Florida Attorney General Pam Bondi requested on Friday, October 22, that the stay on Florida’s ban on same-sex marriages imposed in August be extended until the 11th Circle Court rules on the matter. Lifting the stay would allow same-sex marriages in Florida.
On August 21, US District Judge Robert L. Hinkle ruled that Florida’s ban on same-sex marriage was unconstitutional, but that he would stay his ruling until “the US Supreme Court resolves the pending applications, at that time, from Utah, Oklahoma and Virginia,” according to American Civil Liberties Union executive director Howard Simon. On October 6, the US Supreme Court announced it would no longer accept appeals on federal court decisions on same-sex marriages in Utah, Oklahoma and Virginia, along with Wisconsin and Indiana, which prompted the ACLU to follow up with Hinkle on October 7 to lift the stay in Florida so that same-sex marriages could happen in that state.
— FL Democratic Party (@FlaDems) October 24, 2014
Friday marked the deadline for Bondi’s response to the ACLU’s request. “It’s disappointing that Attorney General Bondi and Gov. Rick Scott have chosen to continue to swim against the tide of inevitable history and block Florida families from having the protections that come with being married. We are hopeful that the court will reject the state’s effort to keep the stay in place and allow marriages to go forward and be recognized in Florida,” said Simon.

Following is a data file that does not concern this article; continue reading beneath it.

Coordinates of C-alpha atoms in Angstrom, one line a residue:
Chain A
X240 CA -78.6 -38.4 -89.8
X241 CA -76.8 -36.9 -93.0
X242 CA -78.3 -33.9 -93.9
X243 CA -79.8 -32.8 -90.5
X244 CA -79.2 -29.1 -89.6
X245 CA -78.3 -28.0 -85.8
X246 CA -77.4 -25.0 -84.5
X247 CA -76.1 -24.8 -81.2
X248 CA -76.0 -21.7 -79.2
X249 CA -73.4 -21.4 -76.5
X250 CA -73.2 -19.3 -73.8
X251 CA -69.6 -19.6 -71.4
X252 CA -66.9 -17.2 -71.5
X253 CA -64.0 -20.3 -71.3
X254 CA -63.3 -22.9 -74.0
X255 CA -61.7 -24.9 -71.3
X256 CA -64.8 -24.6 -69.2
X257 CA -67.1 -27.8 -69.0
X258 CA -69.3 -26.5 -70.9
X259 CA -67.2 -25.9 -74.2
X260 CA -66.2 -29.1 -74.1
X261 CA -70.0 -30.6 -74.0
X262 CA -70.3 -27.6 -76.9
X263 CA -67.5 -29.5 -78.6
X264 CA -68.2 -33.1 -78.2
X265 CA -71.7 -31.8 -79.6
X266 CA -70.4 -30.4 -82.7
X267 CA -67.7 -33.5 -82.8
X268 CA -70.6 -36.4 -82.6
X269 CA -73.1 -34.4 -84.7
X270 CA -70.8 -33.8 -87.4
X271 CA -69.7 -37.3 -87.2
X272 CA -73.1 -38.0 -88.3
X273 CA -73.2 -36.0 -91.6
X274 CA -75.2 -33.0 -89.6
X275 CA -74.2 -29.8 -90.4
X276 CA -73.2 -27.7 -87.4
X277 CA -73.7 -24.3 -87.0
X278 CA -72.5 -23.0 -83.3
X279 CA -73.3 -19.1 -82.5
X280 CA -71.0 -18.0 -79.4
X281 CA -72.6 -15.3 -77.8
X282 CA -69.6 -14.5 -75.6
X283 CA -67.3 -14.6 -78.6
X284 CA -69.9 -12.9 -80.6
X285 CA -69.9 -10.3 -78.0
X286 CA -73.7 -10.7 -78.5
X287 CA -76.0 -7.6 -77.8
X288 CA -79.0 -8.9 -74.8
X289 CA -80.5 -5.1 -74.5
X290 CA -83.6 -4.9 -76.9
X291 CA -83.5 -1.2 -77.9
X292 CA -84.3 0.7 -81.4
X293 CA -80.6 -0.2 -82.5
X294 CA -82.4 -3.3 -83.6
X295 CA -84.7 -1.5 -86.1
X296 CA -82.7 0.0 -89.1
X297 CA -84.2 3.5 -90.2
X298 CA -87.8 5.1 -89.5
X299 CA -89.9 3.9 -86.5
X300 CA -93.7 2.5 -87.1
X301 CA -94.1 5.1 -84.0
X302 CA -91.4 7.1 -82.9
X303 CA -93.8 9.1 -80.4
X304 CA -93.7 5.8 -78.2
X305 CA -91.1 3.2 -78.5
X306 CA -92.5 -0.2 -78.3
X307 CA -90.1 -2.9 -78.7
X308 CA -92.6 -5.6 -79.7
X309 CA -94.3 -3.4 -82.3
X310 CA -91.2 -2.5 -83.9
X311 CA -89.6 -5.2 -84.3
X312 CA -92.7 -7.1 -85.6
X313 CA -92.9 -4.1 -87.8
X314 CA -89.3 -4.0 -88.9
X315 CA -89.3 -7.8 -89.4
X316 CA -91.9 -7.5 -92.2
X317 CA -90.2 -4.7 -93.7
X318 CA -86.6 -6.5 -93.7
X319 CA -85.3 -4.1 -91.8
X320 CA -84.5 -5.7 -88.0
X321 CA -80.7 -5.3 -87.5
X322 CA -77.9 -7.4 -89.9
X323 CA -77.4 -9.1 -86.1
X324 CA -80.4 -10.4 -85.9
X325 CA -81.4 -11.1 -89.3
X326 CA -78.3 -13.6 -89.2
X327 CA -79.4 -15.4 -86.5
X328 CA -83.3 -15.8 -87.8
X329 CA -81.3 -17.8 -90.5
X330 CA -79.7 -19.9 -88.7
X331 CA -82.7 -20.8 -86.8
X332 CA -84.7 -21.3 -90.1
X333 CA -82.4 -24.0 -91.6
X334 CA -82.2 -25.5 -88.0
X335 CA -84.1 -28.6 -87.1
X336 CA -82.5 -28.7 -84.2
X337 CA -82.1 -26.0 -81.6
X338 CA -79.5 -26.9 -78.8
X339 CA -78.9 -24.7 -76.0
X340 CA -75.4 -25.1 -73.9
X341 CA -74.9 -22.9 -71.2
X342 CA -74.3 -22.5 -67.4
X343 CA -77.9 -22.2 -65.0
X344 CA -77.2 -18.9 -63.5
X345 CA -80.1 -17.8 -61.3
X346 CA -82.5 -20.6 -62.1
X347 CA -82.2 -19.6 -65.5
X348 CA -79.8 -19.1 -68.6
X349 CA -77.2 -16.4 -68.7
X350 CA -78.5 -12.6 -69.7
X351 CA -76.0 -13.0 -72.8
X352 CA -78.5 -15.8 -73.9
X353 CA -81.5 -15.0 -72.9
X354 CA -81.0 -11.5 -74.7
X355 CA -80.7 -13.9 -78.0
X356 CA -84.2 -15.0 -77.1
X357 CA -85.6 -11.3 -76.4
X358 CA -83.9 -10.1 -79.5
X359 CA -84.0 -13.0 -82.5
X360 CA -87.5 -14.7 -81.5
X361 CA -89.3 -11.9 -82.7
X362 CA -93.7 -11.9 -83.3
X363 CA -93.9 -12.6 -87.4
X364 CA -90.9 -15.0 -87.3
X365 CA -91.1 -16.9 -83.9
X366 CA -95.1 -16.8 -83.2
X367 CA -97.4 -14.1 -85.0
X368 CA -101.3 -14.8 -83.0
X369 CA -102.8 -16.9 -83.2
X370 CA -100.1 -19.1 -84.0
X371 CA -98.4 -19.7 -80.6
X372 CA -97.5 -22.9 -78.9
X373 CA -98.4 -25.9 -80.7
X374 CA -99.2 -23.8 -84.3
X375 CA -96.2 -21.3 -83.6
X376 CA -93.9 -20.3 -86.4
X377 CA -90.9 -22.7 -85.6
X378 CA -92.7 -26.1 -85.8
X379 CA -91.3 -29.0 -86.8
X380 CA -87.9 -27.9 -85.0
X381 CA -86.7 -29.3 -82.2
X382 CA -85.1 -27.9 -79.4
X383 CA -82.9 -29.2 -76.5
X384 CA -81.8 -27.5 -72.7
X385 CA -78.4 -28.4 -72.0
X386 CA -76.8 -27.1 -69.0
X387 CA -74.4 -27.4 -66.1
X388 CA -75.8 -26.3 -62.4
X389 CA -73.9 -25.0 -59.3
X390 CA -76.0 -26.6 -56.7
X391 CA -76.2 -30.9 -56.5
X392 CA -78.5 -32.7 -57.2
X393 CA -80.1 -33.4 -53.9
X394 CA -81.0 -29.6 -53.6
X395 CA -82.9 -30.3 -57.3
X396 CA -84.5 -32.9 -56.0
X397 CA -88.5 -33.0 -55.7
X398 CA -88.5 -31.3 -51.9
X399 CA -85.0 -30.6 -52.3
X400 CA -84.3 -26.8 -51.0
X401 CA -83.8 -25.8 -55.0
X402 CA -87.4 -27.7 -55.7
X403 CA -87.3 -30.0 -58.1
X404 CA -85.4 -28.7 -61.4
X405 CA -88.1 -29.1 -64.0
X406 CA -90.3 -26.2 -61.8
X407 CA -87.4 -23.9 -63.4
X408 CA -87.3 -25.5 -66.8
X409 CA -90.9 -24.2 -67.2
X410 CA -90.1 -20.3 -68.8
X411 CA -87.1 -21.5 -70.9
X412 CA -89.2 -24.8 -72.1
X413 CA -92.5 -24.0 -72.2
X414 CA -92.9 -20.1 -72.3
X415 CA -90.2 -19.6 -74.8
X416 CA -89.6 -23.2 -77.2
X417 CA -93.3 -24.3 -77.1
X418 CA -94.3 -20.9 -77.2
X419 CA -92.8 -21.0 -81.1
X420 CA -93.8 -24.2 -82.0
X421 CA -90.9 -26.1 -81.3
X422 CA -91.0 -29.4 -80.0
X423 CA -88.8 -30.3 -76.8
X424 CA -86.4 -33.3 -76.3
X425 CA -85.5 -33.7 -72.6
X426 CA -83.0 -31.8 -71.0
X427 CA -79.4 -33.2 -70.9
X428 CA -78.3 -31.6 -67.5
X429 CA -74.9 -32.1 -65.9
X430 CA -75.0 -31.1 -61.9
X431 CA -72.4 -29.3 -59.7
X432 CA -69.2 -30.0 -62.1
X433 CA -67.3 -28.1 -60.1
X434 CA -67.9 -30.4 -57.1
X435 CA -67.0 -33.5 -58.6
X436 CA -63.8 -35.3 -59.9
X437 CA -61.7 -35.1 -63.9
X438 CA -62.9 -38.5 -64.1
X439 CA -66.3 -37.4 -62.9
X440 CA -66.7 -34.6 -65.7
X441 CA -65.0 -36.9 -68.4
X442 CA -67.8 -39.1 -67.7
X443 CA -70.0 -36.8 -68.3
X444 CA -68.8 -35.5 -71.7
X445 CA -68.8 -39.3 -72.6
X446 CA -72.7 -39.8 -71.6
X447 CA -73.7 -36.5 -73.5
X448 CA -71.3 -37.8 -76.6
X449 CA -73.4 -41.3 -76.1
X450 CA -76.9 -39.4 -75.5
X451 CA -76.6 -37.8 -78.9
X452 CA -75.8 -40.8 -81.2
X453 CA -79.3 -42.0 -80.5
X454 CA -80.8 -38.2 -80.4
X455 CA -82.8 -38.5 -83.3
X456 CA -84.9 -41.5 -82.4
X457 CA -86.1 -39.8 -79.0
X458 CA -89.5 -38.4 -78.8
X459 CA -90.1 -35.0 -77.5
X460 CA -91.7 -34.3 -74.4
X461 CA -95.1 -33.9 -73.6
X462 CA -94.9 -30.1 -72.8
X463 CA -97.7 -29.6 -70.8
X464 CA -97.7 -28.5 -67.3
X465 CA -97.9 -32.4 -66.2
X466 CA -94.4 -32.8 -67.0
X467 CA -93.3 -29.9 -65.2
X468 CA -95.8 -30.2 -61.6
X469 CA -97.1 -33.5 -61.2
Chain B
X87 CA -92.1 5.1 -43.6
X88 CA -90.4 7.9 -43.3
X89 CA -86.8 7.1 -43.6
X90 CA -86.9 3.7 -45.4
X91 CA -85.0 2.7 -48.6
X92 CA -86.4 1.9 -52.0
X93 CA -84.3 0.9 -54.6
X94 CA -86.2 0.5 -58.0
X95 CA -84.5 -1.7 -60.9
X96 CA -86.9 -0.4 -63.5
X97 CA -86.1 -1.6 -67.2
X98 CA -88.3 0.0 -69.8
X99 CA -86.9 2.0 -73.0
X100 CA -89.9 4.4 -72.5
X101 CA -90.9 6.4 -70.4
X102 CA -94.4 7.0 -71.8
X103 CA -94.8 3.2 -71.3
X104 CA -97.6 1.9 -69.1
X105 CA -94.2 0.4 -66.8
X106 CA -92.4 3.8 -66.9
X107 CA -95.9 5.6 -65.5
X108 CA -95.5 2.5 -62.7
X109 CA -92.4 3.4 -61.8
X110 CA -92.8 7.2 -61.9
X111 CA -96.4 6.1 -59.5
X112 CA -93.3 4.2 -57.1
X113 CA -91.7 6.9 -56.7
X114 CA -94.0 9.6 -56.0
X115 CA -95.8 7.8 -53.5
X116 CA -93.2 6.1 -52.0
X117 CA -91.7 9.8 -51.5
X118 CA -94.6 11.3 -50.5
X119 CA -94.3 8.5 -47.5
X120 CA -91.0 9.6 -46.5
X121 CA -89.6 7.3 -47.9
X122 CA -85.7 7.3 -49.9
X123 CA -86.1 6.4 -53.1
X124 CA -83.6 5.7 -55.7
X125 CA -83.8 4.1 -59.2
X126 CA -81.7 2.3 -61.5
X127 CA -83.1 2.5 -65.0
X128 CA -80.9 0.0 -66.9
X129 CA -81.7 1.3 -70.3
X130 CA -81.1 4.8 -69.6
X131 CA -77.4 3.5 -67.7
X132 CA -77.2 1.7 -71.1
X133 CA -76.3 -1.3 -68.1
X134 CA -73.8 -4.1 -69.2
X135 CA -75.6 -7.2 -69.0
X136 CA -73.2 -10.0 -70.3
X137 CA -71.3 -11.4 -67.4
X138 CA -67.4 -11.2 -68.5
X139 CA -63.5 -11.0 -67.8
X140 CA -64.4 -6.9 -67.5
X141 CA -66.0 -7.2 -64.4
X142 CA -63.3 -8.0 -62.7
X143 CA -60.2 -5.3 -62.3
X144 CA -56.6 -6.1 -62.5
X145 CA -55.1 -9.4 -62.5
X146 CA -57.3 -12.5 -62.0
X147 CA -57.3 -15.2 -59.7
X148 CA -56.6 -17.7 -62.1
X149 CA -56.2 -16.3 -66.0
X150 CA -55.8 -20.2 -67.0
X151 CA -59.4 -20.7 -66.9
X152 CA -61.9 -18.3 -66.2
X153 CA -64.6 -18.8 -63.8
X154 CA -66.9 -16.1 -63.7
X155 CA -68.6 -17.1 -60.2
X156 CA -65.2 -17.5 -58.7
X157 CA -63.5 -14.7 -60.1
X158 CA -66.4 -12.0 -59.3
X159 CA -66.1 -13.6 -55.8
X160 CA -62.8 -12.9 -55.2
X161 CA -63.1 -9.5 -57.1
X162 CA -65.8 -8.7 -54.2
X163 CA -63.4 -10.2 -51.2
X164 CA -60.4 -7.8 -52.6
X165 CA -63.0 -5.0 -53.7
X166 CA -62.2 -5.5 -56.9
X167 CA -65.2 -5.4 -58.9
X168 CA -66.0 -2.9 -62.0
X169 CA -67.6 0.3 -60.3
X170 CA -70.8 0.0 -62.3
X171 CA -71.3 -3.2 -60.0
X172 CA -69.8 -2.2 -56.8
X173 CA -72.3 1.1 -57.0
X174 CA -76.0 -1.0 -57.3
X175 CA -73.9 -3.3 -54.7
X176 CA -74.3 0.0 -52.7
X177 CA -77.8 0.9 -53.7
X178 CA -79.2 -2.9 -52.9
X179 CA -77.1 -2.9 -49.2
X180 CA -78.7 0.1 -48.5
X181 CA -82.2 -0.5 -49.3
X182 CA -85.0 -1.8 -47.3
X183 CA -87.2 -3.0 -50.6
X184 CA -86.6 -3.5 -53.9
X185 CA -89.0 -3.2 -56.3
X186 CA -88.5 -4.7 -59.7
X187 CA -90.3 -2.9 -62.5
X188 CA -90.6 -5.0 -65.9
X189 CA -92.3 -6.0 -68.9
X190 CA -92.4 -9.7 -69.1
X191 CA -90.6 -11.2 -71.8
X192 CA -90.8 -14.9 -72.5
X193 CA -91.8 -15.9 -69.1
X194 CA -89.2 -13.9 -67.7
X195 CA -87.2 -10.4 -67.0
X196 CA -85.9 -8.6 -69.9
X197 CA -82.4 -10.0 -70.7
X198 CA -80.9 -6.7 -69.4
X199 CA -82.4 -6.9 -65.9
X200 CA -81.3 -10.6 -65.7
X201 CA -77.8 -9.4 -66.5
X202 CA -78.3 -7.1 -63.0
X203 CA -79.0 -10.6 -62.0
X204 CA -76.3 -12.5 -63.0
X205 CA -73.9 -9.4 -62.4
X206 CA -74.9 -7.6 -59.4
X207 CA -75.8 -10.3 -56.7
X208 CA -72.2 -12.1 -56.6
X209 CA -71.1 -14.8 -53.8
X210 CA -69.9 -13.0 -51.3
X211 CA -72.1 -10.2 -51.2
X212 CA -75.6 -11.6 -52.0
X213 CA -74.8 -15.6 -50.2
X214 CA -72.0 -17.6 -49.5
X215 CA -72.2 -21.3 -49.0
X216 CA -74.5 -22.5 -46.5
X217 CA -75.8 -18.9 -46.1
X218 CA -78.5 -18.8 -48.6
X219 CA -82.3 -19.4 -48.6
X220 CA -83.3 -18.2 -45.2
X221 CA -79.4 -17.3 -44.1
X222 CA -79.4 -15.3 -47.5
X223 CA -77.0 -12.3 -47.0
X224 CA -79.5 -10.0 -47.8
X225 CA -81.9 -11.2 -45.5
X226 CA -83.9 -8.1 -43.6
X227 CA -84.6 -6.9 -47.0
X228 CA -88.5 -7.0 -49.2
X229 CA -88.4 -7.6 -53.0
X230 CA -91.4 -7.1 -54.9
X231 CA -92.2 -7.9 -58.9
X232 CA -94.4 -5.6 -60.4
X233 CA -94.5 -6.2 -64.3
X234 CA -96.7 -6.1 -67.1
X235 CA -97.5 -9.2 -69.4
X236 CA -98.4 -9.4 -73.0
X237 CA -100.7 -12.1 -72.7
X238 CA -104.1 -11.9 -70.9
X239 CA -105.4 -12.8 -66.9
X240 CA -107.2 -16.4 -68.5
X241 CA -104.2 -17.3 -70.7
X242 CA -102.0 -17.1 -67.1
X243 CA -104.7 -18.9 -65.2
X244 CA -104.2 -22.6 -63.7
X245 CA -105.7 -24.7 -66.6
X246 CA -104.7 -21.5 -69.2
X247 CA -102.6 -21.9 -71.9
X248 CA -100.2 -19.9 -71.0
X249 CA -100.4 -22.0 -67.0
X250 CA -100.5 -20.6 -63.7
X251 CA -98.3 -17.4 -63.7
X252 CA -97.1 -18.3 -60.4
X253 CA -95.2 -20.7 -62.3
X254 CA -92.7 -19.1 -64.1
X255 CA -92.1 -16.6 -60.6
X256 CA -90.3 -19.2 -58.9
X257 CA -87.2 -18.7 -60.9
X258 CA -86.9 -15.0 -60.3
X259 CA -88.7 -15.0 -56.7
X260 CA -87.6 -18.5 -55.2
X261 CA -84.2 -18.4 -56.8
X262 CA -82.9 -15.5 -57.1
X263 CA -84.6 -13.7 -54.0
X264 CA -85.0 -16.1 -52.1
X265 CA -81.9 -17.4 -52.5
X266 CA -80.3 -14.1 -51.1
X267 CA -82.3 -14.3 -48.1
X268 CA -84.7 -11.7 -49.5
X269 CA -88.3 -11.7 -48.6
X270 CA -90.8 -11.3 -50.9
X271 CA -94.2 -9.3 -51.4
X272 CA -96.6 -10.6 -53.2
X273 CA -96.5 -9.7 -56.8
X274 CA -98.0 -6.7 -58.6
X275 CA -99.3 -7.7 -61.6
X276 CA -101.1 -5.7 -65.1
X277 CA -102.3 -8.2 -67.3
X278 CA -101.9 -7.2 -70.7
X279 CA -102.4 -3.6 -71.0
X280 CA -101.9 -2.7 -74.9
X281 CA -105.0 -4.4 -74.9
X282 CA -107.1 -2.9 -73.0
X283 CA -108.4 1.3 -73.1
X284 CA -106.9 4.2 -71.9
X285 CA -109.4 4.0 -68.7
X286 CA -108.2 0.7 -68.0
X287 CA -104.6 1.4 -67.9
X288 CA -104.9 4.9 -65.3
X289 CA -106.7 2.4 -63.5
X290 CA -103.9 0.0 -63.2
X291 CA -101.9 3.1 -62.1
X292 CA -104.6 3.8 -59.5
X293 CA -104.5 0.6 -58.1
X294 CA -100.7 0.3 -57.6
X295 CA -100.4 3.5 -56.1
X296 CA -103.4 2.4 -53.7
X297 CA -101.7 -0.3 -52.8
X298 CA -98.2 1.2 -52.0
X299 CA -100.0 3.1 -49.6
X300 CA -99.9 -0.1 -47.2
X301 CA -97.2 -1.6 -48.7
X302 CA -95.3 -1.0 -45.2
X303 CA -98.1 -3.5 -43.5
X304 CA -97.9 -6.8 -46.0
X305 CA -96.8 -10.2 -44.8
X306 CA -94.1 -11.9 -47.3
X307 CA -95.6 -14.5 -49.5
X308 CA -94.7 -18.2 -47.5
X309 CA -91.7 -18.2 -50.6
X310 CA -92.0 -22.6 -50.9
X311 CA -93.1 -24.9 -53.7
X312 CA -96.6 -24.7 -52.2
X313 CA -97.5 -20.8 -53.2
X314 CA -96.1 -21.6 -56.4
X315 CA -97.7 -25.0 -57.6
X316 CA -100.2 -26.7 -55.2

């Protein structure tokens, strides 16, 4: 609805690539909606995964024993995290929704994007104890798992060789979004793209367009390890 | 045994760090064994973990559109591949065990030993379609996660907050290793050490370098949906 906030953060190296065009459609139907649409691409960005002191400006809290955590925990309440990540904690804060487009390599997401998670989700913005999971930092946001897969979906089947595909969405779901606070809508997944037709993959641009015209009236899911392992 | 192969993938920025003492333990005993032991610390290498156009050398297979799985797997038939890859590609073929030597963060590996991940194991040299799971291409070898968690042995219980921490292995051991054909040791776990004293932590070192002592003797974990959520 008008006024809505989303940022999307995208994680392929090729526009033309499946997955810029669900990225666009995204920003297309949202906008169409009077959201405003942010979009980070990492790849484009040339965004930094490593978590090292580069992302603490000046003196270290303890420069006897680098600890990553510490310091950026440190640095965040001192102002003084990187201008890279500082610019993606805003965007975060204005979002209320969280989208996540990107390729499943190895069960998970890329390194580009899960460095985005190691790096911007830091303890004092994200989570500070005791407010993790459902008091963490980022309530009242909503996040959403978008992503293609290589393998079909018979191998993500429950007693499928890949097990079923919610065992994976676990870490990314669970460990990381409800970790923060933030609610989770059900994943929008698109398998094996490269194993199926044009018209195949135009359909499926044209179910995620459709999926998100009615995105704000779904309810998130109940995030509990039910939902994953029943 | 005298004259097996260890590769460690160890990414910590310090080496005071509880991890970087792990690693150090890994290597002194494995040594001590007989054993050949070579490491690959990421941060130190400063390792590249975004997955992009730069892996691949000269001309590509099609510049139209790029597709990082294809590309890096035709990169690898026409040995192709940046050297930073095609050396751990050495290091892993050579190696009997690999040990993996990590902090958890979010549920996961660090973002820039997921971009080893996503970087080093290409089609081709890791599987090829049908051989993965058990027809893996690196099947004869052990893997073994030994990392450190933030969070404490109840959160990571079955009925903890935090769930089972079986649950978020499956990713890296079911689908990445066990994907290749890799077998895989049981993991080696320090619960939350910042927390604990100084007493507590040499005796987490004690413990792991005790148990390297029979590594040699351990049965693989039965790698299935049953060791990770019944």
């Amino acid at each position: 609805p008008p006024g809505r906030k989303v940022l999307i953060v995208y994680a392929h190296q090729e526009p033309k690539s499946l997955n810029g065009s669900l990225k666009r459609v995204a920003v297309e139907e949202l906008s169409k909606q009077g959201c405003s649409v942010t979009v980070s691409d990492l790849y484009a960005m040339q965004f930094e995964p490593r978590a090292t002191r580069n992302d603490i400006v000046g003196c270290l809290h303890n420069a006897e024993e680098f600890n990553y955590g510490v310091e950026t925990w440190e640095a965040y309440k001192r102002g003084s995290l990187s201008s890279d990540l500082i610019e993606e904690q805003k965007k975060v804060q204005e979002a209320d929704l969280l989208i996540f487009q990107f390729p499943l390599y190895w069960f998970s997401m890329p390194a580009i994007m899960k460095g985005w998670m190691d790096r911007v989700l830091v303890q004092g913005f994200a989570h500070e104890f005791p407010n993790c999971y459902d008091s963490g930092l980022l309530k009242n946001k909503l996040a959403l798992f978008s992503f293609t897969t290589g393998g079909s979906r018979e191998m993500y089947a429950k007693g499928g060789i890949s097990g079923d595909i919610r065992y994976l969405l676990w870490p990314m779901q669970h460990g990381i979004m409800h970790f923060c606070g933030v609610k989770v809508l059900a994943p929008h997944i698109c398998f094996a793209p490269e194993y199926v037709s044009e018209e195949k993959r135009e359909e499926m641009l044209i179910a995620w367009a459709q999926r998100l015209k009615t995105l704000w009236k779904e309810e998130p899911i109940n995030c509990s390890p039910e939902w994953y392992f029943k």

Bondi reportedly filed last week with Third District Court of Appeal in Miami. She requested that the highest court of Florida decide on whether the ban on same-sex marriages is legal, saying that “changed circumstances” warrant the ban’s review there.
Meanwhile, some of Bondi’s detractors have been criticizing the Attorney General for her active participation in filing briefs in states other than Florida. Bondi, with the Republican Attorneys General Association, has opposed the ban on semiautomatic weapons in Connecticut and the cleanup of Chesapeake Bay in Maryland. Neither of these actions respond to issues in Florida.